Next president should keep weapons systems that work well

By MARTIN SIEFF, UPI Senior News Analyst  |  Nov. 3, 2008 at 3:07 PM
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WASHINGTON, Nov. 3 (UPI) -- As the next U.S. president and Congress wield necessary axes on out-of-control defense spending, there are a number of surprisingly successful and promising programs they should spare.

First, there is that notorious ugly duckling turned beautiful swan, the much criticized V-22 Osprey tilt-rotor aircraft. Time magazine made it the cover story for everything that was wrong with the U.S. defense establishment a few months ago -- a classic reason to defend it, even if there were no other. But, in fact, Time was plain wrong. After a long and problem-plagued development, the Osprey has proved of great use in Iraq, especially to medevac out critically injured Marines.

Second, and on a much larger scale, the next administration and Congress should take care to keep open the production lines and component producing factories for the thankless old Abrams Main Battle Tank. Only the Russian T-90 MBT, which is produced in smaller numbers, can come close to rivaling it.

But following the pot of gold at the end of the rainbow offered by Defense Secretary Donald Rumsfeld's Future Combat Systems visions, the Pentagon is planning to replace the Abrams with a far lighter and less heavily armored tank that would be no match for the T-90. Given the universal reality that research and development programs on U.S. weapons systems always vastly exceed their costs and schedules, the Pentagon and the Army should stick with the Abrams.

There is broad consensus about the tested value of ballistic missile defense systems against intermediate-range ballistic missiles. But the next Congress should not totally pull the plug on now out-of-fashion development of next-generation anti-ballistic systems either.

The Kinetic Energy Interceptor shows great promise. Boeing's Airborne Laser has been making impressive progress in its prototype phase. The amount of seed money needed to maintain development and testing of both those programs is extremely low by Pentagon standards, and the potential payoff from them, even if years down the road, is enormously high. Plenty of sacred chickens in the U.S. armed forces inventory deserve to be axed. These programs do not.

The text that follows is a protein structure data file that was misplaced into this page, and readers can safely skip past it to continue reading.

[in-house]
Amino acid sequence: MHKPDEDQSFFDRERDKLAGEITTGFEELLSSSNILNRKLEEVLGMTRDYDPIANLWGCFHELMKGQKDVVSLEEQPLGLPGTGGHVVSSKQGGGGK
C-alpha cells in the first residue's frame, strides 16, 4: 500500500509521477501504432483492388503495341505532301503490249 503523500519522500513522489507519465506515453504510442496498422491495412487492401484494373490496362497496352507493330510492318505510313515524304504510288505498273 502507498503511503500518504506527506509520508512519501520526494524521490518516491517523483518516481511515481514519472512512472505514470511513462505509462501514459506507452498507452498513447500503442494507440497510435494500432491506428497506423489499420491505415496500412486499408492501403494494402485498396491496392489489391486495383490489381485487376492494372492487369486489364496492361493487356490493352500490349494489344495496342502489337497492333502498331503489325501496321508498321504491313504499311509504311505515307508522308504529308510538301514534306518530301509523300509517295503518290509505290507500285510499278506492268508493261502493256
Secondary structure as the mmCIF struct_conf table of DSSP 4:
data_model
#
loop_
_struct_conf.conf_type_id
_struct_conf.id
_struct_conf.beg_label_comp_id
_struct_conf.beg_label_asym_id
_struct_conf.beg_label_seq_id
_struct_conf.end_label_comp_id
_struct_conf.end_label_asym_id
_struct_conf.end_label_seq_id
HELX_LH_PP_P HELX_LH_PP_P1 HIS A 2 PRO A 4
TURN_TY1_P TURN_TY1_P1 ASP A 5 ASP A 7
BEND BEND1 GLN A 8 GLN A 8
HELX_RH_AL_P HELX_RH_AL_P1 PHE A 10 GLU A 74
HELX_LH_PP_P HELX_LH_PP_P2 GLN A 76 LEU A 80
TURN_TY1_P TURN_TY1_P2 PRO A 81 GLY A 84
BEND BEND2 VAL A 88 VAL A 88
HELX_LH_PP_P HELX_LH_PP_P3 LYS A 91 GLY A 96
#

The wonderful old Fairchild-Republic A-10 Thunderbolt/Warthog has been a tank-busting marvel in both Gulf wars. It is due to be replaced by the vastly more expensive tactical ground support variant of the F-35 Joint Strike Aircraft.

But far too few of the F-35s are going to be built anyway. And the F-35 is going to be a lemon in the tactical ground support/close air support role. As Winslow Wheeler and Elise Szabo of the Center for Defense Information have written for UPI, the F-35 is too large, too fast and too lightly armored to be effective as a close tactical support aircraft for ground forces. Nor does it carry any weapon comparable to the A-10's GAU-98 heavy cannon to pulverize ground targets.

It therefore would make far more sense to reopen A-10 production lines and take the close ground support role away from the F-35, allowing its CTOL (conventional takeoff and landing), STOVL (short takeoff and vertical landing) and Navy carrier variants to focus on their air superiority and regular fighter-bomber roles. It would be a bargain to keep the old A-10s flying as well as manufacturing more of them. Plane for plane, the A-10 is vastly cheaper than the F-35. Recent estimates put the cost of building 299 F-35s at an astronomical $300 billion, or more than $8.3 billion per plane.

U.S. Defense Secretary Robert Gates showed cost-effective and tactically wise judgment in effectively scrapping the ambitious DDG-1000 Zumwalt class destroyer program and sticking with the Navy's long-established, highly effective DDG-51 Arleigh Burke class destroyers.

There are no cheap or easy answers for all too many of the procurement decisions and strategic dilemmas that will face the next U.S. secretary of defense. But where the next SecDef inherits programs and weapons systems that aren't broken, there is no reason for him to try to fix them.


(Part 4: The next president of the United States and his first secretary of defense will have to cut hundreds of billions of dollars a year from the U.S. military budget. But ironically, they also will have to approve massive expenditures in crucial areas, too.)

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